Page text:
Model building

CRFsuite

This R package wraps the CRFsuite C/C++ library (https://github.com/chokkan/crfsuite), allowing the following:

  • Fit a Conditional Random Field model (1st-order linear-chain Markov)
  • Use the model to get predictions alongside the model on new data
  • The focus of the implementation is in the area of Natural Language Processing where this R package allows you to easily build and apply models for named entity recognition, text chunking, part of speech tagging, intent recognition or classification of any category you have in mind.

For users unfamiliar with Conditional Random Field (CRF) models, you can read this excellent tutorial http://homepages.inf.ed.ac.uk/csutton/publications/crftut-fnt.pdf

Data format

In order to build a CRF model, you need to have

  1. sequences of labels (the hidden state Y) and
  2. attributes of the observations corresponding to the labels (X).

Regarding the label sequence:

Generally the labels follow the IOB type of scheme which look something like: B-ORG, I-ORG, B-YOUROWNLABEL, I-YOUROWNLABEL or O. Indicating the beginning of a certain category (B-), the intermediate part of a certain category (I-) or outside the category (O).

  • Hence the text I went to the New York City District on holidays would e.g. be labelled as O, O, O, O, B-LOCATION, I-LOCATION, I-LOCATION, I-LOCATION, O, O

Regarding the attributes of the label observations:

The attributes of the observations are mostly something like the term itself, the neighbouring terms, the parts of speech, the neighbouring parts of speech or any specific feature you can extract and which is relevant to your business domain (e.g. the number of numbers in the token, how far is it from the start of the document or end of the document, is the token capitalised, does it contain an ampersand, …).

Example data

As an example, let’s get some data in Dutch for doing Named Entity Recognition which was distributed as part of the CoNLL-2002 shared task challenge. This dataset contains 1 row per term and provides entity labels as well as the parts of speech tag for each term.

library(crfsuite)
x <- ner_download_modeldata("conll2002-nl")
subset(x, doc_id == 100)
          data doc_id sentence_id         token  pos  label
  1: ned.train    100        8882            EK Pron B-MISC
  2: ned.train    100        8882      Magazine    N I-MISC
  3: ned.train    100        8882        Canvas    N  B-ORG
  4: ned.train    100        8882         23.45  Num      O
  5: ned.train    100        8883  Tourjournaal    N B-MISC
 ---                                                       
343: ned.train    100        8916 gepresenteerd    V      O
344: ned.train    100        8916          door Prep      O
345: ned.train    100        8916          Stef    N  B-PER
346: ned.train    100        8916      Wijnants    N  I-PER
347: ned.train    100        8916             . Punc      O

Attributes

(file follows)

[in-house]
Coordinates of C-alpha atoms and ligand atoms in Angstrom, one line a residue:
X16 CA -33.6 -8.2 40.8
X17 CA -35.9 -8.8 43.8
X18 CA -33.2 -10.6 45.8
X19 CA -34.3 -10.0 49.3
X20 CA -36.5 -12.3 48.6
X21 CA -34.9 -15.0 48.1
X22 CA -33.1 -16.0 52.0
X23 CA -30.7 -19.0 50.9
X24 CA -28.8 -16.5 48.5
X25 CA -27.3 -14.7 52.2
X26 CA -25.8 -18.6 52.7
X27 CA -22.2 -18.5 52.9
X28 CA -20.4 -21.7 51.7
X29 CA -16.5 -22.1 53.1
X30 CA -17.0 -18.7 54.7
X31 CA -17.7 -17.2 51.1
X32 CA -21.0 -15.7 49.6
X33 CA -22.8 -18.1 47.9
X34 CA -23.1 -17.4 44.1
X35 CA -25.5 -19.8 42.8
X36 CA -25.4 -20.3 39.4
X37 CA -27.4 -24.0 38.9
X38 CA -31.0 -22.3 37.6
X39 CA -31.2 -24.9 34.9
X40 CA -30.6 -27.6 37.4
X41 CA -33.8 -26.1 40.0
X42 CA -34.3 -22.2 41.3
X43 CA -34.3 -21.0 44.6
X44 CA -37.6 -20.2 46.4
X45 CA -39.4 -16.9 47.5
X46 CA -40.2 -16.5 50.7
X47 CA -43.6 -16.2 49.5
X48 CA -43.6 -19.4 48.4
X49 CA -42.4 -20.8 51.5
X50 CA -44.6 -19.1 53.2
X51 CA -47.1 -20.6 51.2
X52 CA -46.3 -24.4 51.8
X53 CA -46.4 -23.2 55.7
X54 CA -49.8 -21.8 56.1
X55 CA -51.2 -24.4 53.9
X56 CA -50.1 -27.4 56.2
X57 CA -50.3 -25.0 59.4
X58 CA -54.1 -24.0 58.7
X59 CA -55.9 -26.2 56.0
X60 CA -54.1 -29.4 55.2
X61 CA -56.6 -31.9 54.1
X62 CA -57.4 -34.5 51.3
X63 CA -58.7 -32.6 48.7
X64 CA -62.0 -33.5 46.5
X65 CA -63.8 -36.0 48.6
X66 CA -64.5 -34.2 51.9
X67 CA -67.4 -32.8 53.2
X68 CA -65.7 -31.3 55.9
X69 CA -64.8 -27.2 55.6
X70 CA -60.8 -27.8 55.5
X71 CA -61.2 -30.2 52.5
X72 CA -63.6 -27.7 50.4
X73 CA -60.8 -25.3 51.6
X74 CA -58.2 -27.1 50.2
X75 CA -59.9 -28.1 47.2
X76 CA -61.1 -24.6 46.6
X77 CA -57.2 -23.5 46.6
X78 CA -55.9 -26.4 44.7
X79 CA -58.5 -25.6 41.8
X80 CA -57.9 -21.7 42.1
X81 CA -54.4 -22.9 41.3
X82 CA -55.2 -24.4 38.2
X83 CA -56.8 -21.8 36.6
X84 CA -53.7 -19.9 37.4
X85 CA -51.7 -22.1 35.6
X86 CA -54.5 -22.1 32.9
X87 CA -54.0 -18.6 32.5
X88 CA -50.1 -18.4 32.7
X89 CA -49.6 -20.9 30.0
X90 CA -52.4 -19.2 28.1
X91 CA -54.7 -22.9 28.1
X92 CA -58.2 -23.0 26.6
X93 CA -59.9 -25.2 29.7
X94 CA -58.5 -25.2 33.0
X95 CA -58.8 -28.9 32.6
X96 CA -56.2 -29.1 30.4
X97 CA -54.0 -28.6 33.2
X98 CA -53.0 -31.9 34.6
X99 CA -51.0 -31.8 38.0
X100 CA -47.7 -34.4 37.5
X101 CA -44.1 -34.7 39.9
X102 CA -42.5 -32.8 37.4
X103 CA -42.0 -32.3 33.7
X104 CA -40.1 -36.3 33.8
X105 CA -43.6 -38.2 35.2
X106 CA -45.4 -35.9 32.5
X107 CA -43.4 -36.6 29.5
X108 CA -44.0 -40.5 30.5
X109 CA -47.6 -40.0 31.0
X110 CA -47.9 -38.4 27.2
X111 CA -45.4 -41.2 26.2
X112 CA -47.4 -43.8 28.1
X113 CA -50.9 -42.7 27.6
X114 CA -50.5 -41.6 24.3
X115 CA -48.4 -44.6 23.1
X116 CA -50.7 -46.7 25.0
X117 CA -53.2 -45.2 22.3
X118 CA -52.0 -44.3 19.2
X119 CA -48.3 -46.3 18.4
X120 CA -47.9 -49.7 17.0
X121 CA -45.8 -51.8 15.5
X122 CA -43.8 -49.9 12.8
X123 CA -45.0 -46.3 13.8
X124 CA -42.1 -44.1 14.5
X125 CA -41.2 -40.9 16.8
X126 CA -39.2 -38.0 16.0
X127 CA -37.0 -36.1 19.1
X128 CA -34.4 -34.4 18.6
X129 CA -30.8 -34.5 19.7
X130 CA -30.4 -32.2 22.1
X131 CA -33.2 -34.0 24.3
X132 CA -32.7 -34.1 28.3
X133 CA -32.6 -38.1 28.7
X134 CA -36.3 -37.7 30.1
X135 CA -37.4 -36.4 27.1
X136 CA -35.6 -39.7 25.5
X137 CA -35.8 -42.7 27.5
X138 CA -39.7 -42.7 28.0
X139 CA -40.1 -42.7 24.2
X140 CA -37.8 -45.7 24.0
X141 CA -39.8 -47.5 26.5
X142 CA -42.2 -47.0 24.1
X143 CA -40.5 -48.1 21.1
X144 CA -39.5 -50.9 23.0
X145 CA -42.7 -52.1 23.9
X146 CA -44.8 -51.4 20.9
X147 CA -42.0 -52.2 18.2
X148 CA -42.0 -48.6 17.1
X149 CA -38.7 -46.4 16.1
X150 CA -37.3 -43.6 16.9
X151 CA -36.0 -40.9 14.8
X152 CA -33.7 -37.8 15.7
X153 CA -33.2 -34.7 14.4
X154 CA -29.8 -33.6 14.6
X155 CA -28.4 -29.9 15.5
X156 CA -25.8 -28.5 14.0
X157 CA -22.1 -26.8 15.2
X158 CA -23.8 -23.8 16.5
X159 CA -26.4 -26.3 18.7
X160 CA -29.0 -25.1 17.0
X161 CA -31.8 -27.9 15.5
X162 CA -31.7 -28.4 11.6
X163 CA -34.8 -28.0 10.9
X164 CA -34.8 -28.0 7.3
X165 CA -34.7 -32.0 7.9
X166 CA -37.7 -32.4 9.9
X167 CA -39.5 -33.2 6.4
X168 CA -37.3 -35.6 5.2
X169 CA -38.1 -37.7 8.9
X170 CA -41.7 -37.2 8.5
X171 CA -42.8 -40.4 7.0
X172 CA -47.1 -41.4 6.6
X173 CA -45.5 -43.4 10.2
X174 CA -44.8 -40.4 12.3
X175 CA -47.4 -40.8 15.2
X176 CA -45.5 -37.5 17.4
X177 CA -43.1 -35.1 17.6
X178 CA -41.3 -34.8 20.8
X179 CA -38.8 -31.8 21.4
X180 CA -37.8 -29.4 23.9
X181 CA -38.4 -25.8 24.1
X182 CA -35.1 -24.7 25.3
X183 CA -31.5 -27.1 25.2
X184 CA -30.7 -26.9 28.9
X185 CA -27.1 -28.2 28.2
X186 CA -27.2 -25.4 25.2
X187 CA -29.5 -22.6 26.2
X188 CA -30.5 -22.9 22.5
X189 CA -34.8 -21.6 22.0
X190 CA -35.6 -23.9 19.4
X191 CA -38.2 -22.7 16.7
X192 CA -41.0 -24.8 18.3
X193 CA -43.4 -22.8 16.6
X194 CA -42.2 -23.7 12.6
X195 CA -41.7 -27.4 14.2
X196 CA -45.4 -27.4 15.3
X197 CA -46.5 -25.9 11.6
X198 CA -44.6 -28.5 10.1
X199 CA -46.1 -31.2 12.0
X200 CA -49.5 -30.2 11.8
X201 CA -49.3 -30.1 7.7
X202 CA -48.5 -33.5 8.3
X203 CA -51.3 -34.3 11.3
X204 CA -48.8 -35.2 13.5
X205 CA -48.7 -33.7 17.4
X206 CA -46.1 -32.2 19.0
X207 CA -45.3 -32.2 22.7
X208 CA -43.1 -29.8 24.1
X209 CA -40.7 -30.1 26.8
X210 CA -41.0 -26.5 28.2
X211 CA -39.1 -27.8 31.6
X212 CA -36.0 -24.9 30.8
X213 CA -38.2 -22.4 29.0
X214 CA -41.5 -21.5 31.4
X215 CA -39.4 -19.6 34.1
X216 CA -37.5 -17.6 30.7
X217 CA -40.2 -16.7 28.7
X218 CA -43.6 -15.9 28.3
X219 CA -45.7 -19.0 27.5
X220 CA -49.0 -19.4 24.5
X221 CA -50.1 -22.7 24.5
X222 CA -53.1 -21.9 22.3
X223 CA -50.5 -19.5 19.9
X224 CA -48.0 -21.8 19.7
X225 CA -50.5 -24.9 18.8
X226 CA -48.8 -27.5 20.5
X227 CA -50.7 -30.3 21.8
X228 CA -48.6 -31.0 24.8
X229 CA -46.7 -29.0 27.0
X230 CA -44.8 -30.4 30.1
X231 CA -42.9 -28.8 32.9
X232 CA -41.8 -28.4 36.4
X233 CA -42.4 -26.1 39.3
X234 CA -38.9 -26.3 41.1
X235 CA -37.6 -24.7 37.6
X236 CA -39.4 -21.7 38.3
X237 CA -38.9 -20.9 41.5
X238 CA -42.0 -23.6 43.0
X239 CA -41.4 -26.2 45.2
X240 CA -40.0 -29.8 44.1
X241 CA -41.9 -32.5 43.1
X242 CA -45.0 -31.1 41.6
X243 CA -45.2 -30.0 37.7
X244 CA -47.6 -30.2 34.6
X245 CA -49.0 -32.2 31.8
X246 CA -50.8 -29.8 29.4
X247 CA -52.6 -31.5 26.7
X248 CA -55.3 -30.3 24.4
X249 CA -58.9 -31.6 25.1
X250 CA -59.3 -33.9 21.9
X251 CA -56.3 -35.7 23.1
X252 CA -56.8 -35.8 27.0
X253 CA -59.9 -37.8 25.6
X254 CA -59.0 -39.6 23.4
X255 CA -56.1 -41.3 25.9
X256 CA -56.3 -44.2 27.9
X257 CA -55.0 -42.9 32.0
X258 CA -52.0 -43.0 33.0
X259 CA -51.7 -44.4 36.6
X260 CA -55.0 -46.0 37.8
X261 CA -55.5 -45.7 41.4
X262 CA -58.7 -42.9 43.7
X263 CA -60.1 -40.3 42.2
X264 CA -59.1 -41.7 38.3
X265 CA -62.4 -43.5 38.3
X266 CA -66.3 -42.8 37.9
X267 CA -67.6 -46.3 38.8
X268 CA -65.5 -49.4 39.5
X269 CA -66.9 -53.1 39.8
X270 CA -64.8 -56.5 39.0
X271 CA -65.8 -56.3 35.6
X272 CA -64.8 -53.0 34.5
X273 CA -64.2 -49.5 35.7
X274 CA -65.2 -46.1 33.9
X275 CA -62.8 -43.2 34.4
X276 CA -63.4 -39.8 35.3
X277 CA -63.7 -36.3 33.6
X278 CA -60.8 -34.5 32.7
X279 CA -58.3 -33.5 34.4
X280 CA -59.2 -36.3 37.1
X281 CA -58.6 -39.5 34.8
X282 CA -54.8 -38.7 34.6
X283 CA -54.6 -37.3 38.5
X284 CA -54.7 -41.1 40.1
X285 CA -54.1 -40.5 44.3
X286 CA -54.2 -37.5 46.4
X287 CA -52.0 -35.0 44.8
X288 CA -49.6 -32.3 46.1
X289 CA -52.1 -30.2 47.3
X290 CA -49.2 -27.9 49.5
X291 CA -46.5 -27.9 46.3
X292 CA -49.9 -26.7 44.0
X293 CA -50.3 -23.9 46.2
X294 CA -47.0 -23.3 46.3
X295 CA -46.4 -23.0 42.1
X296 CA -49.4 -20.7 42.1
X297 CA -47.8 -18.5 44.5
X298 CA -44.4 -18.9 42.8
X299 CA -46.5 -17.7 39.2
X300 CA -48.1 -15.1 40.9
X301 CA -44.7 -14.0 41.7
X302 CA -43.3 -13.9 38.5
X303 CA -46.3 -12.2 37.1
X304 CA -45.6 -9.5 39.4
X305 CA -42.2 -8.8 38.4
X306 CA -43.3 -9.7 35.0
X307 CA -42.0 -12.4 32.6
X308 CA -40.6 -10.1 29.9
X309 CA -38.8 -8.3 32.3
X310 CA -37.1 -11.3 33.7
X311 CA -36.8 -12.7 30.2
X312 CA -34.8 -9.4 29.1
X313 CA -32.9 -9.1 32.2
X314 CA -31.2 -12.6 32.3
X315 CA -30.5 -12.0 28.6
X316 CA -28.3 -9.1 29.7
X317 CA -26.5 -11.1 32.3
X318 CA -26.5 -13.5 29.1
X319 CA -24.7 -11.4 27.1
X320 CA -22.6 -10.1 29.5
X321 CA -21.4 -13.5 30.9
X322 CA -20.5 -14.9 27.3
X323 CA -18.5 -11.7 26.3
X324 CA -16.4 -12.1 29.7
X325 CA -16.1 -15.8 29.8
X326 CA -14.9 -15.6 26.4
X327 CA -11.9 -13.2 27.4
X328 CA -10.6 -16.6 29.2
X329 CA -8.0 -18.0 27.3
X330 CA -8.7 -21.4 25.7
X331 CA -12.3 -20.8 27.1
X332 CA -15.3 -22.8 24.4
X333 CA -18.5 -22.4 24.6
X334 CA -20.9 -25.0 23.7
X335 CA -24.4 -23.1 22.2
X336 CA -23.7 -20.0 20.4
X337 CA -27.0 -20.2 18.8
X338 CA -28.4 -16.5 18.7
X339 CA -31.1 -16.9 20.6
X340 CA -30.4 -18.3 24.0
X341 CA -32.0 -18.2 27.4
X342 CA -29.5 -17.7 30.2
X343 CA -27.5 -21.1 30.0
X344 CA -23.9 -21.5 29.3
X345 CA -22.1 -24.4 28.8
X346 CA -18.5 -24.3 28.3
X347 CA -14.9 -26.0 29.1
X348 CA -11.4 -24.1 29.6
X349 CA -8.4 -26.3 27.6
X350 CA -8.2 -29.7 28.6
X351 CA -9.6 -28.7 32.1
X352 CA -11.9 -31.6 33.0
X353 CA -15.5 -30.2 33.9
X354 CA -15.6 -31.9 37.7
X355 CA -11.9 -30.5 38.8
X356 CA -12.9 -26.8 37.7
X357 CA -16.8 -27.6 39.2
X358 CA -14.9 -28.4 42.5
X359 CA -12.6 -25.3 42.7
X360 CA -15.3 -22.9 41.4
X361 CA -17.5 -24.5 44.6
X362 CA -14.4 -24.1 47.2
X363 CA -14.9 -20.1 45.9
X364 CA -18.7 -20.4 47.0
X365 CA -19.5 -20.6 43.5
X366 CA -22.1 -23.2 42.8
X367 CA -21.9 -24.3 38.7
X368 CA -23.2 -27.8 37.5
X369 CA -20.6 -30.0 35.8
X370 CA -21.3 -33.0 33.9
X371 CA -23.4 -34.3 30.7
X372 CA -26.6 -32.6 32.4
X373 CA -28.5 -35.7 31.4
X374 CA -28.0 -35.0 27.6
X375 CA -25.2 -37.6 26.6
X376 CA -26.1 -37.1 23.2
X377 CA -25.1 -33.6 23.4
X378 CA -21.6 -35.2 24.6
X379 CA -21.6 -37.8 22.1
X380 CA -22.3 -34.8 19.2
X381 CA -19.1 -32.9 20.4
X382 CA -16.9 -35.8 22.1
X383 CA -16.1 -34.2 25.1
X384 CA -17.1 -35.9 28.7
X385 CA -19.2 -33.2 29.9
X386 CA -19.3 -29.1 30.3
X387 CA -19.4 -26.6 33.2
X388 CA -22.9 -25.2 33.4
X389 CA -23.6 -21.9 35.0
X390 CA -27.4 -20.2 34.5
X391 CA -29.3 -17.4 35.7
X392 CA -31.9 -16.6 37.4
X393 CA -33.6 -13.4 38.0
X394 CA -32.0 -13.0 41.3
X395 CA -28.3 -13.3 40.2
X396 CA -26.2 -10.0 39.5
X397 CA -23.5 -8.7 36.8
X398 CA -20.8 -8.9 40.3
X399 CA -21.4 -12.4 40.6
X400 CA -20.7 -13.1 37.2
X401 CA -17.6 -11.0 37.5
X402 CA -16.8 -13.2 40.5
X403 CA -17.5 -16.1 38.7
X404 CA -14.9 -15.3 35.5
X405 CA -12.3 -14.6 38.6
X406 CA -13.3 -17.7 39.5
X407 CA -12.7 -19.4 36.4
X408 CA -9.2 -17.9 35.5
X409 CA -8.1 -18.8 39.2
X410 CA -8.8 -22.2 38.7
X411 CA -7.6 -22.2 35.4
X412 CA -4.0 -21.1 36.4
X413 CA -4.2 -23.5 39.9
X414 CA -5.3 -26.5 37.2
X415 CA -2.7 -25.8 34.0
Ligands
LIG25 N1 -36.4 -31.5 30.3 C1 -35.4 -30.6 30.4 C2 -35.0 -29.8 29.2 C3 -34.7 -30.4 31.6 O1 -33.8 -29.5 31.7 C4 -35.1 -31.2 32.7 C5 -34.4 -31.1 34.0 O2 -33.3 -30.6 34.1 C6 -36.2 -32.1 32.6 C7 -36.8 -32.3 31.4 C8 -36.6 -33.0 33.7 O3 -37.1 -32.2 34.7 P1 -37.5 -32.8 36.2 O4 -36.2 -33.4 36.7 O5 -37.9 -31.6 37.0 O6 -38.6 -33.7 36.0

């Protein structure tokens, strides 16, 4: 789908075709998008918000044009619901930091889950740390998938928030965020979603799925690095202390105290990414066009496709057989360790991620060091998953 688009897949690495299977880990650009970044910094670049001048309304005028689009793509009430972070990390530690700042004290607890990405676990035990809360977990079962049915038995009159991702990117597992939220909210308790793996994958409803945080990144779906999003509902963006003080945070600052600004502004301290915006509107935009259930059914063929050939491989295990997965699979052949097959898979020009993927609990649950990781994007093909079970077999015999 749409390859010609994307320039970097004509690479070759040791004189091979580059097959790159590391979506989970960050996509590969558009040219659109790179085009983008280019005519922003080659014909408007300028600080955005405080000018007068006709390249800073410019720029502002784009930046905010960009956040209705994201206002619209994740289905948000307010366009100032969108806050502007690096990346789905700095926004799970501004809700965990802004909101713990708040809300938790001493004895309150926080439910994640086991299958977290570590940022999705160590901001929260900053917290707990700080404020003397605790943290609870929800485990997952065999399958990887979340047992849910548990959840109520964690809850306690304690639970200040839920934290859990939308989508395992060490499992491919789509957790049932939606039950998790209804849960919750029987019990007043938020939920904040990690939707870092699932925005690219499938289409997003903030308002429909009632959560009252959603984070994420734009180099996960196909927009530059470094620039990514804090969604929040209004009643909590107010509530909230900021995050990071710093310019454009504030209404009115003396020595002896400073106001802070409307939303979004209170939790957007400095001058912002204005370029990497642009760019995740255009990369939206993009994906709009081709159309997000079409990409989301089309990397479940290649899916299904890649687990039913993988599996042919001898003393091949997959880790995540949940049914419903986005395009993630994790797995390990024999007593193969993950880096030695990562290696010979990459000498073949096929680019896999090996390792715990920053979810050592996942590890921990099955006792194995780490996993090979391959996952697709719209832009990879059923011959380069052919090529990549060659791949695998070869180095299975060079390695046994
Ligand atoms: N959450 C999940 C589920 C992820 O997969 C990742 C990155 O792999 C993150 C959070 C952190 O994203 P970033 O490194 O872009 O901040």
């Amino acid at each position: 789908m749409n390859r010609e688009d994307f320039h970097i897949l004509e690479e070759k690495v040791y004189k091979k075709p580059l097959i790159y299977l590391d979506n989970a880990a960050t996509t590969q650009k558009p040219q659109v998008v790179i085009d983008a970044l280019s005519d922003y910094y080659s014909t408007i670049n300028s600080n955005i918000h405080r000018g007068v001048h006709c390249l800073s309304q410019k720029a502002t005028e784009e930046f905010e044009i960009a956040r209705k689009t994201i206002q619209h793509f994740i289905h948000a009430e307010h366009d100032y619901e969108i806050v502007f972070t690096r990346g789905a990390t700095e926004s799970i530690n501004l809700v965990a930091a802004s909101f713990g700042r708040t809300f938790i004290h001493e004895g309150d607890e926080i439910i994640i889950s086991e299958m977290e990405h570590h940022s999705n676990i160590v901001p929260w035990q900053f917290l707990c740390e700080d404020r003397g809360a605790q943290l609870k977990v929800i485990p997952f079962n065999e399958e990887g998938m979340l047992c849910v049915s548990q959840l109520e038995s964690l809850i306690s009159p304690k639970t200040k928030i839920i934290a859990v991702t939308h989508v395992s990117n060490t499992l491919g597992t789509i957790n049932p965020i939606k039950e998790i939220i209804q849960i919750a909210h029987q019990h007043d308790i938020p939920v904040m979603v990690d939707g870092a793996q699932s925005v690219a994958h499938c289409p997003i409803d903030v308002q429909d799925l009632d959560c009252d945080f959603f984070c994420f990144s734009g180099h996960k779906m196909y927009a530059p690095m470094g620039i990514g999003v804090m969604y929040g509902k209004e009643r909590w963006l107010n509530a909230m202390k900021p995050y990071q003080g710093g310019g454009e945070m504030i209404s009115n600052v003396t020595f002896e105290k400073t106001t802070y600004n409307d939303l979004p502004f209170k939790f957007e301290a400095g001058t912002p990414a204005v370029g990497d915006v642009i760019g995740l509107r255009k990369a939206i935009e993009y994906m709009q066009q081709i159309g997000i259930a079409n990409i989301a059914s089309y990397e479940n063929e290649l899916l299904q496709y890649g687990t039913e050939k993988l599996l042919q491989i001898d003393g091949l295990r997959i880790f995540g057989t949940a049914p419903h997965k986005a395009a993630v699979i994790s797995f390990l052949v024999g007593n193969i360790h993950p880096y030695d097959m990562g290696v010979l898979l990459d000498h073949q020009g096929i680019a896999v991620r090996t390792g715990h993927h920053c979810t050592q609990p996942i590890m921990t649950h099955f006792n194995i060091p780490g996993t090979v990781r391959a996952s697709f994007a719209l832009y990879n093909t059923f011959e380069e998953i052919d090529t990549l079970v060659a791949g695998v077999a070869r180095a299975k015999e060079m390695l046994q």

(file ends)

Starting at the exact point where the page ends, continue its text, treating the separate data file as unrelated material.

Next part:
As basic feature enrichment we add the parts of speech tag of the preceding and the next term which we will use later when building the model and do the same for the token. The R package data.table has a nice shift function for this.

library(data.table)
x <- as.data.table(x)
x <- x[, pos_previous   := shift(pos, n = 1, type = "lag"), by = list(doc_id)]
x <- x[, pos_next       := shift(pos, n = 1, type = "lead"), by = list(doc_id)]
x <- x[, token_previous := shift(token, n = 1, type = "lag"), by = list(doc_id)]
x <- x[, token_next     := shift(token, n = 1, type = "lead"), by = list(doc_id)]

Note that CRFsuite handles all attributes equivalently, in order to distinguish between the columns, we need to prepend the column name logic to each column similar as shown at http://www.chokkan.org/software/crfsuite/tutorial.html. This is done using a custom txt_sprintf function which is similar as sprintf but handles NA values gracefully.

x <- x[, pos_previous   := txt_sprintf("pos[w-1]=%s", pos_previous), by = list(doc_id)]
x <- x[, pos_next       := txt_sprintf("pos[w+1]=%s", pos_next), by = list(doc_id)]
x <- x[, token_previous := txt_sprintf("token[w-1]=%s", token_previous), by = list(doc_id)]
x <- x[, token_next     := txt_sprintf("token[w-1]=%s", token_next), by = list(doc_id)]
subset(x, doc_id == 100, select = c("doc_id", "token", "token_previous", "token_next"))
     doc_id         token           token_previous              token_next
  1:    100            EK                     <NA>     token[w-1]=Magazine
  2:    100      Magazine            token[w-1]=EK       token[w-1]=Canvas
  3:    100        Canvas      token[w-1]=Magazine        token[w-1]=23.45
  4:    100         23.45        token[w-1]=Canvas token[w-1]=Tourjournaal
  5:    100  Tourjournaal         token[w-1]=23.45       token[w-1]=Canvas
 ---                                                                      
343:    100 gepresenteerd             token[w-1]=,         token[w-1]=door
344:    100          door token[w-1]=gepresenteerd         token[w-1]=Stef
345:    100          Stef          token[w-1]=door     token[w-1]=Wijnants
346:    100      Wijnants          token[w-1]=Stef            token[w-1]=.
347:    100             .      token[w-1]=Wijnants                    <NA>
x <- as.data.frame(x)

Model

Train your own CRF model